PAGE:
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Armor/AFV: IDF [Israeli Defense Forces]
Armor and AFVs of the IDF army from 1947-today.
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Circumcised Sherman
Scarred
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Posted: Friday, September 21, 2018 - 02:47 AM UTC

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The version of the Mohel story I heard had a barber's pole, with the "customer" breezing in and asking for "a bit of a trim"...

Still, the Rabbi gets the fees, but the Mohel keeps the tips!



:
Oh f-word, I didn't get that one until the second time I read it ....



I just had a flash back to "Robin Hood: Men in Tights" when Rabbi Tuckman is explaining what a Mohel does.
RobinNilsson
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Posted: Friday, September 21, 2018 - 02:59 AM UTC

Quoted Text


Quoted Text


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The version of the Mohel story I heard had a barber's pole, with the "customer" breezing in and asking for "a bit of a trim"...

Still, the Rabbi gets the fees, but the Mohel keeps the tips!



:
Oh f-word, I didn't get that one until the second time I read it ....



I just had a flash back to "Robin Hood: Men in Tights" when Rabbi Tuckman is explaining what a Mohel does.



https://www.youtube.com/watch?v=k4v8BVKlAfM


-----------------------------------------------------------

Two kids are in a hospital each lying on a stretcher next to each other outside the operating room. The first kid leans over and asks, “what are you in here for?”

The second kid says, “I’m getting my tonsils out. I’m a little nervous.”

The first kid says, “You’ve got nothing to worry about. I had that done when I was four. They put you to sleep and when you wake up, they give you lots of jello and ice cream. It’s a breeze.”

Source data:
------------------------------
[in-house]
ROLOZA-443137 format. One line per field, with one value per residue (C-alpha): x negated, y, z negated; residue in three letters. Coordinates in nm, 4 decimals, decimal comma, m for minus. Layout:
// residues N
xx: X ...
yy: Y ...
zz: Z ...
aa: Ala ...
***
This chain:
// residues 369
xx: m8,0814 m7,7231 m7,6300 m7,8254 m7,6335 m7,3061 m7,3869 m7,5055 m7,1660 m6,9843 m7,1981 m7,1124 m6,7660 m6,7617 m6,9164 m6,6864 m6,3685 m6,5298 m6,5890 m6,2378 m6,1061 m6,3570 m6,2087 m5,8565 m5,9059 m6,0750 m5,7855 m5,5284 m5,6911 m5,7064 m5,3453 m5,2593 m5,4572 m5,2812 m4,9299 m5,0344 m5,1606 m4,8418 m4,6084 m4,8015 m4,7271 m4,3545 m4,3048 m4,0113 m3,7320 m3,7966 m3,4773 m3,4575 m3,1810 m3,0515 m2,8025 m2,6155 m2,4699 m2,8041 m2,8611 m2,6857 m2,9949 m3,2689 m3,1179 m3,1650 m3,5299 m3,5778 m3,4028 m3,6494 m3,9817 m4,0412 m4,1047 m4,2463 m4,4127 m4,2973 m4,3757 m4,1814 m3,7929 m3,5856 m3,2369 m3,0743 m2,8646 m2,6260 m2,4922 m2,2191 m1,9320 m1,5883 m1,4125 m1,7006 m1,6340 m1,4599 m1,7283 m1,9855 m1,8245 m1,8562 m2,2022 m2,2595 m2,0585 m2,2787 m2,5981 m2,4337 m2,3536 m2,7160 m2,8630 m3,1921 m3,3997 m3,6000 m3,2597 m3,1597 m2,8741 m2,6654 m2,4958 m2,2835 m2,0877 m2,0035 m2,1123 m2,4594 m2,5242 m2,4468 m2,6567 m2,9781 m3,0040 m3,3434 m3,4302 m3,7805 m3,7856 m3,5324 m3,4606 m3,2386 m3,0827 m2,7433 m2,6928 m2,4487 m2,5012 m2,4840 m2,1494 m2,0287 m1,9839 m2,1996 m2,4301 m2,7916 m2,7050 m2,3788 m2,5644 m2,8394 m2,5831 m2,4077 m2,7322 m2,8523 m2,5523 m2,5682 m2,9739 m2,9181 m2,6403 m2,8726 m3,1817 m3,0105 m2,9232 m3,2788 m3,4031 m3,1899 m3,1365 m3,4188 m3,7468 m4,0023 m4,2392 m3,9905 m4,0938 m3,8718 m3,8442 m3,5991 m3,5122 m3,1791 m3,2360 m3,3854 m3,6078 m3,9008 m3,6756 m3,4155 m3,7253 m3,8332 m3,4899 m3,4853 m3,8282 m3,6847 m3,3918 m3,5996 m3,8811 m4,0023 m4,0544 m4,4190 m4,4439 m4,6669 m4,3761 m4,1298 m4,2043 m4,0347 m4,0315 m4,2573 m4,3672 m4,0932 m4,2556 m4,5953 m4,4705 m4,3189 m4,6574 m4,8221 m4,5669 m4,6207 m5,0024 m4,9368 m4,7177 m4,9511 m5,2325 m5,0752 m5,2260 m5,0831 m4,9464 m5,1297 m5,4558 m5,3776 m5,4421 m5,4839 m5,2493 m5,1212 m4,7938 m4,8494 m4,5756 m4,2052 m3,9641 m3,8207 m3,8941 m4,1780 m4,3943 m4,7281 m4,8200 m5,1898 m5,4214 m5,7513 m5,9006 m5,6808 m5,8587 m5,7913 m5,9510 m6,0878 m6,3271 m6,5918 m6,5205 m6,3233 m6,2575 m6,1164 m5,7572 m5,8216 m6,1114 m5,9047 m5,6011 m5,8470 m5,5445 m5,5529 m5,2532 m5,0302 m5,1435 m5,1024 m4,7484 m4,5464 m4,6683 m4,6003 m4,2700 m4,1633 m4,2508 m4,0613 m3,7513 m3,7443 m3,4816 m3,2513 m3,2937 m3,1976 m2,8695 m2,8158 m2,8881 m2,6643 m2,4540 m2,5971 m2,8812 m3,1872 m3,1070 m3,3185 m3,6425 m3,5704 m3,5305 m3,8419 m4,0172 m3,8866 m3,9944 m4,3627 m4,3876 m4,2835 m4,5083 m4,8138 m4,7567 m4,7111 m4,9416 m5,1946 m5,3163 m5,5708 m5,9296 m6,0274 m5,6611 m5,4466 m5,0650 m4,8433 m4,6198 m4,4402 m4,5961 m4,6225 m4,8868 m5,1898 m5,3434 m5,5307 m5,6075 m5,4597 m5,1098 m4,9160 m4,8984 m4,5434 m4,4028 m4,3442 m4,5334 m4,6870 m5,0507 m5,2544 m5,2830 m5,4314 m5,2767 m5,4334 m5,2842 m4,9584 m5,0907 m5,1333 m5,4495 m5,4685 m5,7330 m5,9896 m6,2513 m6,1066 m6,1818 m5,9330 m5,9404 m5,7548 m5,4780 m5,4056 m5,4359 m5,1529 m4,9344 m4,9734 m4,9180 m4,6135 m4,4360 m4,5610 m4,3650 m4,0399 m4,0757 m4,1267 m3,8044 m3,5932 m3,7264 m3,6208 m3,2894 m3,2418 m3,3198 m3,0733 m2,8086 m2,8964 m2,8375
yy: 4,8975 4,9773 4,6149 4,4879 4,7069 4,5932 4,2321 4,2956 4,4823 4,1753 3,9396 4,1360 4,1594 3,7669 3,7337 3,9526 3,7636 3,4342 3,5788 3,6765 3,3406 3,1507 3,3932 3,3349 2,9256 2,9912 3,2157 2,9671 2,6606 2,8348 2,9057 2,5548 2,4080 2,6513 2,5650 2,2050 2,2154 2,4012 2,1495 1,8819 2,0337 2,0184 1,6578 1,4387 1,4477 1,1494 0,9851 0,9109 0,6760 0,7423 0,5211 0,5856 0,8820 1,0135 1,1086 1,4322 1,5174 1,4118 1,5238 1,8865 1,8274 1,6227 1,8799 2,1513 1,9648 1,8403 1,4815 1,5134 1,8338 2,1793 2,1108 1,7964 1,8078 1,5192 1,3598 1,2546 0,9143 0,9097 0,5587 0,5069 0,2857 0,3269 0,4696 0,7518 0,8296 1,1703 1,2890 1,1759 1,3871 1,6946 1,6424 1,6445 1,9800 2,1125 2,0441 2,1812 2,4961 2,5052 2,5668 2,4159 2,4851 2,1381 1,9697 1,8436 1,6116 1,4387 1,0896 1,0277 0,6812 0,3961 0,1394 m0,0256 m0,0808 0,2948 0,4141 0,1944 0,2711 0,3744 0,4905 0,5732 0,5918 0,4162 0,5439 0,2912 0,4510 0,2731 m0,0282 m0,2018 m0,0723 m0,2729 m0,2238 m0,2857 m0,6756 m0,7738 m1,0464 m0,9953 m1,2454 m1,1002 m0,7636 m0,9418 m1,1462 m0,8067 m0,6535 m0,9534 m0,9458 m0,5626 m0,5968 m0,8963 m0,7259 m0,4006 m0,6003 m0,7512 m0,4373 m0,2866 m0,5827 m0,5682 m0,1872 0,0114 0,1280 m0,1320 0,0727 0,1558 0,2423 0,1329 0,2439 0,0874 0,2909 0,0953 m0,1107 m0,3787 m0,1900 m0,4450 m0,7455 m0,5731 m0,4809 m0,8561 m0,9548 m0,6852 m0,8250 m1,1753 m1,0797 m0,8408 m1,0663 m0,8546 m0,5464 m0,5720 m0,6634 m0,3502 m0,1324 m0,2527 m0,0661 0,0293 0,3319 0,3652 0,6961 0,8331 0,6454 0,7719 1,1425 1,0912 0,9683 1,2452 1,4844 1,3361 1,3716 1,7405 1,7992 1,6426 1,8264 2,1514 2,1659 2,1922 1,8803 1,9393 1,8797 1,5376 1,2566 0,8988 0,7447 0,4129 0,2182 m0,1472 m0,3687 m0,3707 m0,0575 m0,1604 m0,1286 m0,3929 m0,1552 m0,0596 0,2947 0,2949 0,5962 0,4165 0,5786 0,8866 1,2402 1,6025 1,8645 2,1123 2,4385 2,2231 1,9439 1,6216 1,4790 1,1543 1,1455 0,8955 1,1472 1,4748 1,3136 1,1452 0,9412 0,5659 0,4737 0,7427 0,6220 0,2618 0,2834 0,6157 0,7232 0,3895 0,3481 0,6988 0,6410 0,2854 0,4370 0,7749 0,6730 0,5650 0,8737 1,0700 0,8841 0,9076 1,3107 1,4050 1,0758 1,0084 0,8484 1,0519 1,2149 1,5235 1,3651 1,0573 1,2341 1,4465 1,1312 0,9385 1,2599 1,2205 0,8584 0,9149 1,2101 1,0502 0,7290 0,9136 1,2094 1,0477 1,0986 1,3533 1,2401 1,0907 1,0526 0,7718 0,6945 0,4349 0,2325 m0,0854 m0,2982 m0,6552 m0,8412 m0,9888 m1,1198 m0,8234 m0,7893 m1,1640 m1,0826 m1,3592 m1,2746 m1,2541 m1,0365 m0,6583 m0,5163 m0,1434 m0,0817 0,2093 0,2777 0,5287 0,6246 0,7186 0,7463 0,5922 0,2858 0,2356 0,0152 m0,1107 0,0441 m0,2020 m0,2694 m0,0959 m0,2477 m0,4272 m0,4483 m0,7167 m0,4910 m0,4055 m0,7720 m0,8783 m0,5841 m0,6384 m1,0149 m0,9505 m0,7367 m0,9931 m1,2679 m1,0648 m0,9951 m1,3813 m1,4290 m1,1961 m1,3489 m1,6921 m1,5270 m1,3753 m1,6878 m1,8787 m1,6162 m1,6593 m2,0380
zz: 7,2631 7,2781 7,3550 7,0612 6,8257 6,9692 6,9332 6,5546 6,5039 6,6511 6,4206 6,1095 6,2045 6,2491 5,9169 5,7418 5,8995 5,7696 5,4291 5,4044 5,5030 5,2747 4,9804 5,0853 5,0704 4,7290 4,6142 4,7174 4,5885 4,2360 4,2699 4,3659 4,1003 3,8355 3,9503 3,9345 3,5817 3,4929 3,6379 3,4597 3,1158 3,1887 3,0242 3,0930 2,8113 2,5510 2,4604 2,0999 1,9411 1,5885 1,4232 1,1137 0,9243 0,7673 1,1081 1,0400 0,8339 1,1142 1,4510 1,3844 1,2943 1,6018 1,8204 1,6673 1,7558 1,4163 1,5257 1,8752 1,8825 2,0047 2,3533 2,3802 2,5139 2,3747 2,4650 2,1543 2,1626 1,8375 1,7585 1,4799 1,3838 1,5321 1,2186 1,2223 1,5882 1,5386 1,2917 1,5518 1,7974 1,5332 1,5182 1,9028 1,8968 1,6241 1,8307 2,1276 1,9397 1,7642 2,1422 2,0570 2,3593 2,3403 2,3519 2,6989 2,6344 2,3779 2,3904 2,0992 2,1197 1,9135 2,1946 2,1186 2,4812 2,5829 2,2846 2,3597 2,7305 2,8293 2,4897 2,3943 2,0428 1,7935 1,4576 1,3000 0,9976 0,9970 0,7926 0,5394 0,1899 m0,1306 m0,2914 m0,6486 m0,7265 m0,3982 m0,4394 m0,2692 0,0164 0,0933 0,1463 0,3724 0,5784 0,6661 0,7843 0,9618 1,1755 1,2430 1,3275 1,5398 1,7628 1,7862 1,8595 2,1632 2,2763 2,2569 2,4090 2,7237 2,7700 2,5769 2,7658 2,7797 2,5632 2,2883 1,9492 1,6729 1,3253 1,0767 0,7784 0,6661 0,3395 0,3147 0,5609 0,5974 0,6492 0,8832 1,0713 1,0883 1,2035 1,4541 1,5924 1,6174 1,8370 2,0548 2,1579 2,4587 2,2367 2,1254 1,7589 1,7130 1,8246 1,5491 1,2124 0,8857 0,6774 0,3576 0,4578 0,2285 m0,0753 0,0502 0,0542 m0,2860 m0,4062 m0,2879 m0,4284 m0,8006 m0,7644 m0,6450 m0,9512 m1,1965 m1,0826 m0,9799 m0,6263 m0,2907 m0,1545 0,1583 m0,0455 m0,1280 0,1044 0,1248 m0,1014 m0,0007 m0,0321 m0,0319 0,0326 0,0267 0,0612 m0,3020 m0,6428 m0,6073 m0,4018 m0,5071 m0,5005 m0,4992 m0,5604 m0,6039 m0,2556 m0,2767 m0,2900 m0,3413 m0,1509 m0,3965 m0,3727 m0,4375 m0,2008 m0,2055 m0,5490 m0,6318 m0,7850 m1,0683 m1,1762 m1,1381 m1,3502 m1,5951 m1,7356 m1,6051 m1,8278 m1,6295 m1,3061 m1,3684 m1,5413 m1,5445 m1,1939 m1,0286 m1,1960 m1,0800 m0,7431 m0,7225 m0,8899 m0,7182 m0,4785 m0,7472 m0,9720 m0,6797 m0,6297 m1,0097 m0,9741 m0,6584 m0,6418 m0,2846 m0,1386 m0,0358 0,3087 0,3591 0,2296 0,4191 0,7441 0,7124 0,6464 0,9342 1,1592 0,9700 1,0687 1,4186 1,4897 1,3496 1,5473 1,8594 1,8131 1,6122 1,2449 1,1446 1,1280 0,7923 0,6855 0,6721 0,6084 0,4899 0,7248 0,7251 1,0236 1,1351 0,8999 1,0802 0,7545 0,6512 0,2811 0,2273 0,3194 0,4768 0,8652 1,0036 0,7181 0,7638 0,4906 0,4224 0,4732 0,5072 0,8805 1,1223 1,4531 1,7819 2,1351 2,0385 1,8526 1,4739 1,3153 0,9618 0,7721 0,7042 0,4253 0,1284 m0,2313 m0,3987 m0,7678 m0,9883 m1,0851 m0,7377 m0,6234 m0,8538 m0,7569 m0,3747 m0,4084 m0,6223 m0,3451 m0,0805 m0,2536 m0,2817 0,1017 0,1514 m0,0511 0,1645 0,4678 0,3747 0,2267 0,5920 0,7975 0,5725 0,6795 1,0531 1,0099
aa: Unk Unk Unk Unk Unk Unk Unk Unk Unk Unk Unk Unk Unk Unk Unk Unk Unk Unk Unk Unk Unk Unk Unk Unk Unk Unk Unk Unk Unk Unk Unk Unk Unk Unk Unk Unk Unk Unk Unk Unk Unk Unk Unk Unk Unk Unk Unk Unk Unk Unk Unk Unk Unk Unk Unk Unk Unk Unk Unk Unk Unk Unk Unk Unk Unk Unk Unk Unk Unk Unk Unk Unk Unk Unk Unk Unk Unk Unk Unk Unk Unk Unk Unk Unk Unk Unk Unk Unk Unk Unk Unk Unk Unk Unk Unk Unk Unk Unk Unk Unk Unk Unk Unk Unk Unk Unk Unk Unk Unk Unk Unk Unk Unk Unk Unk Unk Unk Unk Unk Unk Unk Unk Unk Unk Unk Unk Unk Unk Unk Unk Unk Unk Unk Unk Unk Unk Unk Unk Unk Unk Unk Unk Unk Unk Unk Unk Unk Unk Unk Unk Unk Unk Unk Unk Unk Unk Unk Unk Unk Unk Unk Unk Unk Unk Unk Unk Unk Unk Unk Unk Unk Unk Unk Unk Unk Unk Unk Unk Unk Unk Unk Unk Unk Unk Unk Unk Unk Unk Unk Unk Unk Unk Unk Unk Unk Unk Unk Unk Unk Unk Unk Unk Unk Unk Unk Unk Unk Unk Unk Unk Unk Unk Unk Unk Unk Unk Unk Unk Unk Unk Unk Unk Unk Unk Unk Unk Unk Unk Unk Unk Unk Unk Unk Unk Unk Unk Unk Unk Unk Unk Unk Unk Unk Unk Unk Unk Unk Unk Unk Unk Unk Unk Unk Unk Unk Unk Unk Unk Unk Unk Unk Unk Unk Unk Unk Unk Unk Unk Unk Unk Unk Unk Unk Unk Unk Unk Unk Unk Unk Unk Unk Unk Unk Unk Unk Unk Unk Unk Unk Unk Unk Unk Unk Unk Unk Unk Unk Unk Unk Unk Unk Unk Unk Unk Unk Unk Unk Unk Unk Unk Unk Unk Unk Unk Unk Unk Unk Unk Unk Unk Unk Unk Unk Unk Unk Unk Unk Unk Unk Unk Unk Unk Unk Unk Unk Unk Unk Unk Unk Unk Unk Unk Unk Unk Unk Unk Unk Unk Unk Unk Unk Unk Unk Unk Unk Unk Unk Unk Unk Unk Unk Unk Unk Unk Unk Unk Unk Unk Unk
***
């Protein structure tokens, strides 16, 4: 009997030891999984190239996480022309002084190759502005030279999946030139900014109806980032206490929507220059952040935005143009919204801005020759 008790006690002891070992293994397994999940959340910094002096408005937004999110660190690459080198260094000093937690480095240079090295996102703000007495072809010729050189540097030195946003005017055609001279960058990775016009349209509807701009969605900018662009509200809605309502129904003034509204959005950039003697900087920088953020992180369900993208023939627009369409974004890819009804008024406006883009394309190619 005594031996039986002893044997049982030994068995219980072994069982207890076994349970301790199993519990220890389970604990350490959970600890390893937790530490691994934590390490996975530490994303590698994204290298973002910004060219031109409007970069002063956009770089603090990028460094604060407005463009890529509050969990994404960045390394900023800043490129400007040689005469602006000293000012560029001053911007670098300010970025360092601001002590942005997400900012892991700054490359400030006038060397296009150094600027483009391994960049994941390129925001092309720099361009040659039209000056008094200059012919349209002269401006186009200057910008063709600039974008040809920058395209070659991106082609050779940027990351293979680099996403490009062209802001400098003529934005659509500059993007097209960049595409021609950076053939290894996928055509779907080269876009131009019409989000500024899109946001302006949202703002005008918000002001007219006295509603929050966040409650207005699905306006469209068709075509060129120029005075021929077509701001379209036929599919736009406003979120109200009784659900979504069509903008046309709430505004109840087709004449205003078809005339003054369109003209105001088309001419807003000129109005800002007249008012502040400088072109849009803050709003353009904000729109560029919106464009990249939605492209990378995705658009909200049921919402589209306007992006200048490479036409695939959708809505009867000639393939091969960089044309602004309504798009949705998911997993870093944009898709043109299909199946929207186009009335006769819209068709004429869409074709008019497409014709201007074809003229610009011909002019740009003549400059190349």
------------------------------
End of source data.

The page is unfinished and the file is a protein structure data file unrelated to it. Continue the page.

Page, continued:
The second kid then asked, “What are you in here for?”

The first kids says, “a circumcision.”

The second kid replies, “Whoa, good luck buddy. I had that done when I was born and I couldn’t walk for a year.”

-------------------------------------------------------------

A Jewish father was very troubled by the way his son turned out and went to see his rabbi about it.

“Rabbi, I brought him up in the faith, gave him a very expensive Bar Mitzvah and it cost me a fortune to educate him. Then he tells me last week, he’s decided to be a Christian. Rabbi, where did I go wrong?”

The rabbi strokes his beard and says, “Funny you should come to me. I too, brought up my son as a boy of faith, sent him to university and it cost me a fortune and then one day he comes to me and tells me he wants to be a Christian.”

“What did you do?” asked the man of the rabbi.

“I turned to God for the answer,” replied the rabbi.

“What did he say?” asked the man.

He said, “Funny you should come to me...”

------------------------------------------------------------

My favourite is this one:

A young man in his mid-twenties knocks on the door of the noted scholar Rabbi Shwartz. “My name is Sean Goldstein,” he says. “I’ve come to you because I wish to study Talmud.”

“Do you know Aramaic?” the rabbi asks.

“No,” replies the young man.